Continuum Review: “Wasted Minute”

(Episode 3.06)

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<i>Continuum</i> Review: &#8220;Wasted Minute&#8221;

If season three of Continuum has done anything with Kiera, it’s chipped away at her ideas of loyalty. She’s gamed both Alecs. In “Wasted Minute,” she condemns one of them to Plexiglass hell. She’s a Freelancer. Carlos has quarantined her to the colleague-zone. Not even Kellog’s yacht offers dubious sanctuary. She’s grasping at so many straws and watching them all tumble between her fingers. To steal from young Sadler, “Scratch that loyalty and it’s subterfuge underneath.”

Catherine declares Alec A’s visa expired. Kiera doesn’t have you thinking his death is entirely unreasonable plan of action. But she does argue for her priority to keep him alive. When she overhears the Alecs arguing about our Alec breaking into the Piron office, she bolts. She later classifies him as dangerous. He’s holding the other him at gunpoint, demanding Emily’s freedom from blackmail as Kiera bursts in. She should’ve seen him with a keyboard. Our Alec may have lost Kiera’s trust, but he’d remained the show’s most sympathetic character, further dramatizing the tragedy of Kiera’s decision. She stuns him and hauls him back to the Freelancers.

“Wasted Minute” warns us of the dangers to come with the cold open. There’s a warehouse of dying people. Kiera’s one of them, her veins inky and bulbous. The vaccine arrives just in time to interrupt her plea for lead euthanasia. In the present, Liber8 is concocting the poisonous cocktail with stolen bio-waste and toilet cleaner. Their lawyer shows off a truck-bed-sized chemical bomb to the media. Why? To prove it can be made. This is how you play politics: with attack ads.

Somantos’s corporate lawyer Richardson has had quite the successful run with dick-ish deflection. Matthew Harrison’s played it with nothing underneath. This guy is all smarminess and insincerity. He can’t actually think the police department is this stupid or his clients that invulnerable. But he is that TV lawyer. Hopefully he stays gone. (Which is a pat on the back to Harrison—his pages may not have been Saul Goodman-pumpernickel, but he crumpled them up and swallowed them whole.) Liber8’s lawyer, on the other hand, was a throwaway and Continuum did just that with him. Carlos gets to explain Bizarro World this week, but there’s no confusion over who the baddies are.

The company excreting this weaponizable sludge, Somantos, is a future member of the Corporate Congress. They’re the ones who vaccinated the sick—who saved Kiera. That these businesses in the present are “still competing” is a minor revelation to Kiera. That future-Somantos stuck everyone with a dirty needle then happily sold them the cure is seismic. It’s not just naiveté on her part. The public face of her world has turned out to be an incredibly fragile one. Half a day’s investigative work dismantles the pretense of public interest. How to prevent that? Layers of intimidation and obfuscation.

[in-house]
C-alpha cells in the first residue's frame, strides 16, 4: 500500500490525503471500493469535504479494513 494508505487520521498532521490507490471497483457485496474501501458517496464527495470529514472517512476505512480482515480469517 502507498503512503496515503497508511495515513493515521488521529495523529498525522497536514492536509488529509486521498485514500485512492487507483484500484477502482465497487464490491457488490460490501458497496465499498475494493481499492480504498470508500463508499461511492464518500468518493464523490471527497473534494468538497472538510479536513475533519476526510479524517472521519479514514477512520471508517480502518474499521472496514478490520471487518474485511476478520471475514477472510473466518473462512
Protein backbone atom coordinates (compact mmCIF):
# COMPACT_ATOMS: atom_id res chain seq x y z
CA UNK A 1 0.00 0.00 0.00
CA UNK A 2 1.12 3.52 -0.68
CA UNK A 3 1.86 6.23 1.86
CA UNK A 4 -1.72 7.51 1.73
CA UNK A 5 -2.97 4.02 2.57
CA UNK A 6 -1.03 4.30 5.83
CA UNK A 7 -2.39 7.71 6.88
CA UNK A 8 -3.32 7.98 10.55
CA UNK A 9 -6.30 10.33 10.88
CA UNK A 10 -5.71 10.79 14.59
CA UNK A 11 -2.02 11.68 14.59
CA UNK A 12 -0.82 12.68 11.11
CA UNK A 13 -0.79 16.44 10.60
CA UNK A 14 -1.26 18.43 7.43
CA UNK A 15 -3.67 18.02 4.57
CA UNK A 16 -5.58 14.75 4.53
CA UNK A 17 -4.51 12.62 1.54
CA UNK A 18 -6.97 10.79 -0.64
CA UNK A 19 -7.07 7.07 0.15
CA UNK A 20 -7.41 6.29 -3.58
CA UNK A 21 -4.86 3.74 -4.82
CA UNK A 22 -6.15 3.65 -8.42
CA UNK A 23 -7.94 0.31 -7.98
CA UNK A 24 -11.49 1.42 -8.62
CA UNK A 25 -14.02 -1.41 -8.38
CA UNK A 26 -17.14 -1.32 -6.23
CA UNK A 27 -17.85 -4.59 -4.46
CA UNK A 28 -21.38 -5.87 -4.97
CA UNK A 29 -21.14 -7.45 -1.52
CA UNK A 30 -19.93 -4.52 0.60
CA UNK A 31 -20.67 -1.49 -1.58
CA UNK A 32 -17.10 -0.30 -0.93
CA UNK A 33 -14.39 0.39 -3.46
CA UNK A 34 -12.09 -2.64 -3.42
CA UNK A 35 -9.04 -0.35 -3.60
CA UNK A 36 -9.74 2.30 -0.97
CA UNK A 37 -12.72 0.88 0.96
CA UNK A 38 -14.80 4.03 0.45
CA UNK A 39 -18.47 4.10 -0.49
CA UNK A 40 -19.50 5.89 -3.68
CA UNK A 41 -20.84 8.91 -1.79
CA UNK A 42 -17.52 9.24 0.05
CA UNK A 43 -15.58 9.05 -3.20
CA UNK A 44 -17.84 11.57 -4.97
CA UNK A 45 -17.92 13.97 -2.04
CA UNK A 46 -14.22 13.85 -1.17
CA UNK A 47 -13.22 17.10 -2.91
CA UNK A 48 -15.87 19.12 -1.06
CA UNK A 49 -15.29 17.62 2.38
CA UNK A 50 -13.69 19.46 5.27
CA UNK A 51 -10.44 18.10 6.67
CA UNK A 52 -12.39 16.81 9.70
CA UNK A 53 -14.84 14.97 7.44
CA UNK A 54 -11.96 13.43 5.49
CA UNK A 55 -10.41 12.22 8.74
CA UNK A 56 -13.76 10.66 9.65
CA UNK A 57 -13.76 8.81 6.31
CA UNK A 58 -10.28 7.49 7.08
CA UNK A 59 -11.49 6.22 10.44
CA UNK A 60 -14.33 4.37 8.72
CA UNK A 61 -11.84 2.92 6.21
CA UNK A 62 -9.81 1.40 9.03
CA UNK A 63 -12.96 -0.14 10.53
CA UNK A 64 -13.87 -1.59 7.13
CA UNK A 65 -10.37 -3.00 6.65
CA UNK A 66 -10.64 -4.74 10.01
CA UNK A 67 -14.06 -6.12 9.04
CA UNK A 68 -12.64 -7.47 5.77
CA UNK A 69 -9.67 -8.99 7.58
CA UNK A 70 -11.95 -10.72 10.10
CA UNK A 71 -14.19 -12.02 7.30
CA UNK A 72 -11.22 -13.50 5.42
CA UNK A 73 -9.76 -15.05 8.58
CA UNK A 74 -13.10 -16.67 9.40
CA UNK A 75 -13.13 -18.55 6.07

These are relatively weak strategies. But with a monopoly on power, the Corporate Congress would have made themselves impervious to truth: anyone seeking it could be crushed. It’s arrogant and lazy, which indicts the public’s compliance even more than the governing entity’s corruption. These aren’t granules of salt but buckets being dumped onto Kiera’s wound. Being conflicted is different than coming to realize you’ve been a sheep. There’s no deliberation in being herded.

Kiera’s always seemed an agent of her world. Literally, she is. She’s a soldier. But the times when she’s seemed most strange to us—as an artifact—are the points at which her moral compass twitches closest to her South. Her sympathies for order and collective sacrifice (even when a lack of volunteered participation dilutes the line between “sacrifice” and oppression) ring militant. She trumpets a freedom that’s actually allowance. “You have freedom of speech,” Dillon scolds Carlos late in the episode. “Just don’t exercise it in front of the cameras.” His aren’t the politics you want to find yourself echoing.

Stray Observation
—So, the super-secret-prisoner is an amateur prophet. The window glows blue.… Dr. Manhattan?
—Two and a half seasons in and the writers can still mine you-don’t-belong-here jokes. Who needs Kevlar when you have a suit spliced with Superman’s DNA?
—“Liber8 yourselves!” They must teach suicide bombers about sign offs the same day as reporters.
—Alec’s jump on his sharkier self was delightful, and director Amanda Tapping knew it. The camera lingers for a half-beat on Alec standing over young Sadler, dislodged keys still rattling on the tile.
—Curtis has had about two lines and eight seconds of meaningful screen time this season. The real cliffhanger: On what tension this will retroactively capitalize?

Kyle Burton is a freelance critic and an inaugural recipient of Indiewire and Sundance’s Roger Ebert Fellowship. You can follow him on Twitter.